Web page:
Pool Repair: Replacing Pool Tiles

how-to-remove-calcium-from-pool-tileEven the most well-made pool will require some level of repair after a few years of use. With any luck, you’ll never face anything disastrous, and will only ever need to address minor fix-ups.

While Sun Valley Pool Service is always happy to assist with pool repair projects, we also like to empower our customers with a bit of DIY know-how for those who don’t mind getting their hands dirty. For our readers needing pool repair in Orange County, our friends at Bronco Pool Service are happy to assist!

In this article, we’re going to explore the steps and materials necessary to replace broken tile.

Replacing Pool Tiles

Most pools with tile have a relatively thin strip of them around the top perimeter of the well. While there are some exceptions, the majority of tile repair jobs will only require a slight reduction in the water level.

There are products available that work underwater for tile repair. But the truth is that working with fully dry materials and surfaces will make for longer-lasting results.

If it is feasible to reduce the water level so that all the tiles are exposed, this is your best option. While you’ve got that in the works, make sure you’ve gathered all the right tools for the job:

  • Grout Saw: These look a lot like a flathead screwdriver, only the edge is much wider, and is serrated like a saw.
  • Flathead Screwdriver and Hammer: You will need the hammer throughout the project, and a flathead screwdriver will offer more precision in smaller spaces.
  • Thinset Repair Mortar: This product is available at your local home repair shop or your local pool care company. It is specially designed for use in and around pool water.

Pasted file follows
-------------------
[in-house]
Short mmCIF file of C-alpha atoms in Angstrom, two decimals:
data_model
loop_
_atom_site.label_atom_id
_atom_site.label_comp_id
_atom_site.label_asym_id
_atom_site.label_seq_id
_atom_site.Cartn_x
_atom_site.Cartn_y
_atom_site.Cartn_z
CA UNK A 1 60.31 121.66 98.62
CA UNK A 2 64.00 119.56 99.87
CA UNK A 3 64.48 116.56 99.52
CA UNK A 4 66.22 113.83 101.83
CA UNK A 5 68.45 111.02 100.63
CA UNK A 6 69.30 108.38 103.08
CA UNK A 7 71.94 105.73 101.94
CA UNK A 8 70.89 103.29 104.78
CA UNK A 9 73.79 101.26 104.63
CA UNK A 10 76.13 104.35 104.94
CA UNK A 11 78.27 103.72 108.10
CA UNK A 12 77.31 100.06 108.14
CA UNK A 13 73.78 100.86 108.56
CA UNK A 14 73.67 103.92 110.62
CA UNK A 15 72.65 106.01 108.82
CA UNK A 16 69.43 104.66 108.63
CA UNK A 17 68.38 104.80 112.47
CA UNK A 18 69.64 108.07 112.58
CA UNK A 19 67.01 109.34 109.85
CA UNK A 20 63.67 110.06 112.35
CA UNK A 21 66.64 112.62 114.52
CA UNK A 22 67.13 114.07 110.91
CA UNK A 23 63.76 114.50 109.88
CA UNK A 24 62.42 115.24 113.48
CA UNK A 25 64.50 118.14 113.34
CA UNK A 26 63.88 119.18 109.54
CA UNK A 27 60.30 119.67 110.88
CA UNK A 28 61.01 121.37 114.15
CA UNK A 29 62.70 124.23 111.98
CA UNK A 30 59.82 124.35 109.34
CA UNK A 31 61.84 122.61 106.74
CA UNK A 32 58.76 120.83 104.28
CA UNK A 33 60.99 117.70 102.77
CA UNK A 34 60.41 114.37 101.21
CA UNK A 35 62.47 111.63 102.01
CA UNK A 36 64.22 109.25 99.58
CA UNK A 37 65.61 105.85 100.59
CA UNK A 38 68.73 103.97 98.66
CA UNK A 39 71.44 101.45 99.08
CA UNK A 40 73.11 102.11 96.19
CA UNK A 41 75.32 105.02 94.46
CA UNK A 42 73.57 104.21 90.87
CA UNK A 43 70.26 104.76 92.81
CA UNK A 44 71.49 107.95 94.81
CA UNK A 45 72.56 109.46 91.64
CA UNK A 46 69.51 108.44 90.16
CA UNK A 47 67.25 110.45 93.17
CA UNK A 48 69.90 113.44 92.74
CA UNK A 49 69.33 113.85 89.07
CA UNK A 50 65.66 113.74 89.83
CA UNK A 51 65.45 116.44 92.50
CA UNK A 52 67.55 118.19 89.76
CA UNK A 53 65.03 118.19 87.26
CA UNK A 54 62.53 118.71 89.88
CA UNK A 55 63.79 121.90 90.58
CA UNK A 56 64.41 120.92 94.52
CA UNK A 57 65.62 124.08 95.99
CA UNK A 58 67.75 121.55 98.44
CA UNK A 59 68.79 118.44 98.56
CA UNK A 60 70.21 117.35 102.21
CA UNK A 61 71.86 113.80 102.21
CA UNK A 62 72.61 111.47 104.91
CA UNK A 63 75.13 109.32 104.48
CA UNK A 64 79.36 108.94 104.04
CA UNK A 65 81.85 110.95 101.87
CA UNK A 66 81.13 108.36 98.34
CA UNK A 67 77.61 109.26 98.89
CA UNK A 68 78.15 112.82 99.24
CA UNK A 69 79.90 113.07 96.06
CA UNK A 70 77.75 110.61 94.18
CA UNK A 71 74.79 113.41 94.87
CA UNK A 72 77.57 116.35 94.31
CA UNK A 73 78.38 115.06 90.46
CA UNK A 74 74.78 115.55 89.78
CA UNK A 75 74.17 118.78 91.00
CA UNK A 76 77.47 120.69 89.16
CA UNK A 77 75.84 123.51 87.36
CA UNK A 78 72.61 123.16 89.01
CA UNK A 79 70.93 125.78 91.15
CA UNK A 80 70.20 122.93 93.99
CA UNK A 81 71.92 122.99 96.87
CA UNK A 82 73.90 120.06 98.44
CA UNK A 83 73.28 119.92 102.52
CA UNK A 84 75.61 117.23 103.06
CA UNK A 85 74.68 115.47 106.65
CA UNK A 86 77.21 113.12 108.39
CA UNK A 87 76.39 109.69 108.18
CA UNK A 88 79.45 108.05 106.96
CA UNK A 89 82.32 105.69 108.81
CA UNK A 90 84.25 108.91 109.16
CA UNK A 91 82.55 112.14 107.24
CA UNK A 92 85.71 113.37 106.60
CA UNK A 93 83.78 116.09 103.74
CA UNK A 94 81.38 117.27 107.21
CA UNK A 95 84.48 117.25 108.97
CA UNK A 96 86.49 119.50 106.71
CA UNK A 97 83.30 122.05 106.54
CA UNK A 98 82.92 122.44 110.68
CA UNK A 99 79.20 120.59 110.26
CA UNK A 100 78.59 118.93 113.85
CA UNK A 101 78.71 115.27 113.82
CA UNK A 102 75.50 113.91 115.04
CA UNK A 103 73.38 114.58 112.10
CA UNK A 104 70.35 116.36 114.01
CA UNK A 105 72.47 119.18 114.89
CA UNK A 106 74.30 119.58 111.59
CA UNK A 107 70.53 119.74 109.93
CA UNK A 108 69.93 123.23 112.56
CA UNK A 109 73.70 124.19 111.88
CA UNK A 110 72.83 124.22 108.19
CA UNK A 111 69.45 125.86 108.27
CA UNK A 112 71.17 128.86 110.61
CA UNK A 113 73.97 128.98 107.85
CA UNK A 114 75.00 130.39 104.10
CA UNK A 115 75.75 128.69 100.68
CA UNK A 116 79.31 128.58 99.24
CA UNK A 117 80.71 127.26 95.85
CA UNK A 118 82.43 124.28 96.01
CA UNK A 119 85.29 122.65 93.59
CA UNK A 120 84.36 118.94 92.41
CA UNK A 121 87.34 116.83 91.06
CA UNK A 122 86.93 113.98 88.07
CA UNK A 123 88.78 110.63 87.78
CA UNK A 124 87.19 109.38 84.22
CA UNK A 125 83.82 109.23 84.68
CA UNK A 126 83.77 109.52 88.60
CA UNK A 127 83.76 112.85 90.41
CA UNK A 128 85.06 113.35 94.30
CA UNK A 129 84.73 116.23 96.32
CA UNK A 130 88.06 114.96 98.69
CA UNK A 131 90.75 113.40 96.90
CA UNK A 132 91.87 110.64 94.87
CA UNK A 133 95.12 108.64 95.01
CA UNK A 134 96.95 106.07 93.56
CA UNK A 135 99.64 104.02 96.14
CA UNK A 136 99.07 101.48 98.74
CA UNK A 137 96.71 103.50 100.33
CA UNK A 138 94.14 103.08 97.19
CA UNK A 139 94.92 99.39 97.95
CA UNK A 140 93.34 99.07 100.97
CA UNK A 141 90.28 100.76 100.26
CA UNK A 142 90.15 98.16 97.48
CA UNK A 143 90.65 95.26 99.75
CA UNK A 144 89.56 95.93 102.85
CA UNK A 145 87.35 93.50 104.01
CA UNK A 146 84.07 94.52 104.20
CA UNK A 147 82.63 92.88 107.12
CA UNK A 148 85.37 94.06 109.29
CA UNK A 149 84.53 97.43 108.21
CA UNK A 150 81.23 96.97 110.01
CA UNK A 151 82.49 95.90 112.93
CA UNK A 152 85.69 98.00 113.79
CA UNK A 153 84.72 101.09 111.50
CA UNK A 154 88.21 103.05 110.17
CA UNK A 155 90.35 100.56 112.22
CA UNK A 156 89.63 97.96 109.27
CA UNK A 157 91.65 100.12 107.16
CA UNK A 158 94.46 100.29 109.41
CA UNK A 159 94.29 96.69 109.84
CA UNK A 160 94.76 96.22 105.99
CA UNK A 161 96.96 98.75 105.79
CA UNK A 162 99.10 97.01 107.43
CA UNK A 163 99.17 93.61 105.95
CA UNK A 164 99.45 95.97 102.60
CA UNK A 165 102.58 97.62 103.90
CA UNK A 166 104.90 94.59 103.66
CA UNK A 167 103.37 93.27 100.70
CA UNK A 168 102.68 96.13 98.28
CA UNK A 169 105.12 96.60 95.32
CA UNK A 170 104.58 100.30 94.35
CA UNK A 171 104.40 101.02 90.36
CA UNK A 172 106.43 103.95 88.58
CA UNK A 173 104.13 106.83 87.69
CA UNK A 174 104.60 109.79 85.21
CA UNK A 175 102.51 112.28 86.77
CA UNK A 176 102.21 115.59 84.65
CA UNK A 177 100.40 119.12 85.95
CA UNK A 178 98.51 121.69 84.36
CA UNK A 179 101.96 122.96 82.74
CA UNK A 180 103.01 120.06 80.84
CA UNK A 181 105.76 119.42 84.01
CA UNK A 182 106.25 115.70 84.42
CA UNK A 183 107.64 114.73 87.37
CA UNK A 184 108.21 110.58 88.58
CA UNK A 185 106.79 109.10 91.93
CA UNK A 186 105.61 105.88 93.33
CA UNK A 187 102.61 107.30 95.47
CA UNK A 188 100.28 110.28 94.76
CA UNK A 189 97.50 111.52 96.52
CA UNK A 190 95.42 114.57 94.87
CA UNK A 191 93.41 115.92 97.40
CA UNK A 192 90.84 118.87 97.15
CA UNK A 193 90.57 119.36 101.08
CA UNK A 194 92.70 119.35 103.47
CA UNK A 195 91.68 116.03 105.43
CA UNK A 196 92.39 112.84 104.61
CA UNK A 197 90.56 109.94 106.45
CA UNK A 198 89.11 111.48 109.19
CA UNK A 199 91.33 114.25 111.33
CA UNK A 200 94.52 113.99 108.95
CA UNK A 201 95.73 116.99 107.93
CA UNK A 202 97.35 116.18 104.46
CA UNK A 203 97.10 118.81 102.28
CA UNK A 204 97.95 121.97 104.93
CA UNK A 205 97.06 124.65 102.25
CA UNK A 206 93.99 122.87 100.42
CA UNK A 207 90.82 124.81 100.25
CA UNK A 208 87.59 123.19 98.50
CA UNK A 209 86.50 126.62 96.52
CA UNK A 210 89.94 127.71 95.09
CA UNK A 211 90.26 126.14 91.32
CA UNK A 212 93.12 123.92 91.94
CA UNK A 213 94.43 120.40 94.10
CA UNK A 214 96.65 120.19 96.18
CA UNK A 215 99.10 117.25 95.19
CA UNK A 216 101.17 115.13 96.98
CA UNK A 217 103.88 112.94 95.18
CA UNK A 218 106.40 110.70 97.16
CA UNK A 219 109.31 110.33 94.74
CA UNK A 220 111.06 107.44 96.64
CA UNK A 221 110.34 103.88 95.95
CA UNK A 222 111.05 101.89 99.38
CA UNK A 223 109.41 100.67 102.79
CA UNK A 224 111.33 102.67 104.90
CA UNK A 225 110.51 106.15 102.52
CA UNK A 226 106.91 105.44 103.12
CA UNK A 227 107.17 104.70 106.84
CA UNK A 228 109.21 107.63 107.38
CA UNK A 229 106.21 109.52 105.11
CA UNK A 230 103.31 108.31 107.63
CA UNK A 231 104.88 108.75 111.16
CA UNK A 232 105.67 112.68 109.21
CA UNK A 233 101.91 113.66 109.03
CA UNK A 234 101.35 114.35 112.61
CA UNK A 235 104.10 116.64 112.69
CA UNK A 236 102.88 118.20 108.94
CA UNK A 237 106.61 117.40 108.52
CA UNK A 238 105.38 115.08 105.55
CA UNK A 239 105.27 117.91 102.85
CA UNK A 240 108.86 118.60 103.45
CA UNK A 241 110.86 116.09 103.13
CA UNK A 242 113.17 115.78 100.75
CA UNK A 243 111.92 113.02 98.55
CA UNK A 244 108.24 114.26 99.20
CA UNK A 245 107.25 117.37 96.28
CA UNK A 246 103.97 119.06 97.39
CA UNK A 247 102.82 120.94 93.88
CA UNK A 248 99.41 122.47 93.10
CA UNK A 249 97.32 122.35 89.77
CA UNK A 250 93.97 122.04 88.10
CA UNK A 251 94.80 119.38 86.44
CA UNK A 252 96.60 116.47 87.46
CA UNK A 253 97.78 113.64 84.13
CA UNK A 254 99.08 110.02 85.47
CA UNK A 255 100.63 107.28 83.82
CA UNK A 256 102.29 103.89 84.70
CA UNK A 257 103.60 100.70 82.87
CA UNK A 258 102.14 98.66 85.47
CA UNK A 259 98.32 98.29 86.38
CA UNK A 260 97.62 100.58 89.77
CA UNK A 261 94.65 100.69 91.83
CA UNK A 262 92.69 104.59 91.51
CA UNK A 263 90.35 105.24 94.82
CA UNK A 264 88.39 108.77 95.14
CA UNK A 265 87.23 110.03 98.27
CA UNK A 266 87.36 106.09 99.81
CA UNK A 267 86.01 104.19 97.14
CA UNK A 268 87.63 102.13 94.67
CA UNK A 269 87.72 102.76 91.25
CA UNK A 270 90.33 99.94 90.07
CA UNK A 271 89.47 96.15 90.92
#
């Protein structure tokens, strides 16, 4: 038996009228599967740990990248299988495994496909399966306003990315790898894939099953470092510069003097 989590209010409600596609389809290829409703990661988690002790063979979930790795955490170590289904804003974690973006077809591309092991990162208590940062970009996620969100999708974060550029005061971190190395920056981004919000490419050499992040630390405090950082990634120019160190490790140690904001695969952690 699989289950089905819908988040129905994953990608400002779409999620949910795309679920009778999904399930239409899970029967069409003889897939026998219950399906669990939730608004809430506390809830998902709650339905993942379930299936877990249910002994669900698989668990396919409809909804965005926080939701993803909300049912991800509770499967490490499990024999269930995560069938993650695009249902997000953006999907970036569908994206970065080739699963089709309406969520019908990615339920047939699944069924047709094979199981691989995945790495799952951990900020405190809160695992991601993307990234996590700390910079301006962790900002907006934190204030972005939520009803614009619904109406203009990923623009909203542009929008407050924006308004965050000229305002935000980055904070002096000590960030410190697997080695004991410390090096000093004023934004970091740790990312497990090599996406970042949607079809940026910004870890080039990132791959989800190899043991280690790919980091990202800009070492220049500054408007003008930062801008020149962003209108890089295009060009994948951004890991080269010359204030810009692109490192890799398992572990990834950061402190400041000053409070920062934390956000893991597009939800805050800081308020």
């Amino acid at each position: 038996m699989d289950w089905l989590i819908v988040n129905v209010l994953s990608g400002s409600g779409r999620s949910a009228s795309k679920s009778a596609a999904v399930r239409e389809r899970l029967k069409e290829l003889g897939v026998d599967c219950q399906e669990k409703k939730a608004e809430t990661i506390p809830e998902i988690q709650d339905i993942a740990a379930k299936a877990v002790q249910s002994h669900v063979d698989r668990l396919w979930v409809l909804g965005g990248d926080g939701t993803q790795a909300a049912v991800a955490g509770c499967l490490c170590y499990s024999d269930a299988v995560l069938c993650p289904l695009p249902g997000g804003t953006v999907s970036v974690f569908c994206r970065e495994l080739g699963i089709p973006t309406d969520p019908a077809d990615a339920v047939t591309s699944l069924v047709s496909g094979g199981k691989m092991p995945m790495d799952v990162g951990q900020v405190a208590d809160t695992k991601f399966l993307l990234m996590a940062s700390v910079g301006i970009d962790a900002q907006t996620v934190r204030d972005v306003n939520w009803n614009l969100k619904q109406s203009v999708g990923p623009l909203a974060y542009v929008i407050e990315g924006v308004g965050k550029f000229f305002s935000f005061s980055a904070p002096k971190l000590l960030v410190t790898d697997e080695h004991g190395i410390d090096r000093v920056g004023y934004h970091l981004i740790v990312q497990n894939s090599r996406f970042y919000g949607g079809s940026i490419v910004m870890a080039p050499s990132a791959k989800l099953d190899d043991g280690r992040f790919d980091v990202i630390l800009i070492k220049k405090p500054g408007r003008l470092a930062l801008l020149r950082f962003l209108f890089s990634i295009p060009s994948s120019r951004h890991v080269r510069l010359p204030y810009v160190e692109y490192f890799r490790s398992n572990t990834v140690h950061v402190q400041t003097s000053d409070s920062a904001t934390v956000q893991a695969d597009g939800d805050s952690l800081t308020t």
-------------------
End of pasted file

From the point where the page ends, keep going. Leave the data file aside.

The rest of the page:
• Tile Grout: Be sure you select the waterproof mixture that’s designed for use in bathrooms, pools, etc.
  • Tile-?: Do you really need new tile, or are the broken pieces large enough to simply reapply? You may have a few leftover from the initial pool installation, or you may want to try and color-match with a few new tiles.
  • Trowel: You will need this for mixing the mortar and applying it to the tile.
  • Tape: This is to hold the new or repaired tile in place as the mortar dries.

Removing the Grout

Your first step is to set the grout saw along the edge of the tile and use the hammer to chip away any remaining grout that is still holding bits of tile in place. As mentioned above, a flathead screwdriver may be more accurate for use in corners or around smaller tiles.

Removing the Tiles

You will then use essentially the same process to break loose the tiles themselves. Be sure and angle the tool as close to the pool wall as possible, to increase the chance of breaking the tile clean in one piece.

Applying the Mortar

Follow the instructions provided on the packaging to prepare the thinset repair mortar for use. Use your trowel to mix it, aiming for a smooth, paste-like consistency with no clumps or air bubbles.

Some kits also include a separate bonding agent, that is to be mixed in once the mortar itself is prepared. Once mixed, use the trowel to apply a 1/8 inch layer to the backs of the tile pieces.

Placing the Tile

Because the mortar dries quickly, you will want to place the tile directly after applying the mortar. Tape them down as you set them, and check them frequently within the first couple of hours, to be sure they haven’t slipped out of place.

24 to 48 hours is plenty of time for the mortar to completely dry and bond to the wall of your pool. At this point, it’s safe to remove the tape.

Add Grout

Now that your tiles have dried, use small bits of waterproof tile grout to seal the edges and reinforce their placement. Why only a small amount at a time? The “small and careful” method reduces mistakes, and leaves less of a mess to clean up, in the event that you smudge a bit of grout onto the tiles themselves.

The grout will be fully dry within about 24 hours. At this point, you can gently chip or scrub off any overlaps. Once everything is tidied up, go ahead and fill your pool water to the appropriate level, and enjoy a job well done!

For our visual learners out there, here is a helpful how-to video to walk you through this process.


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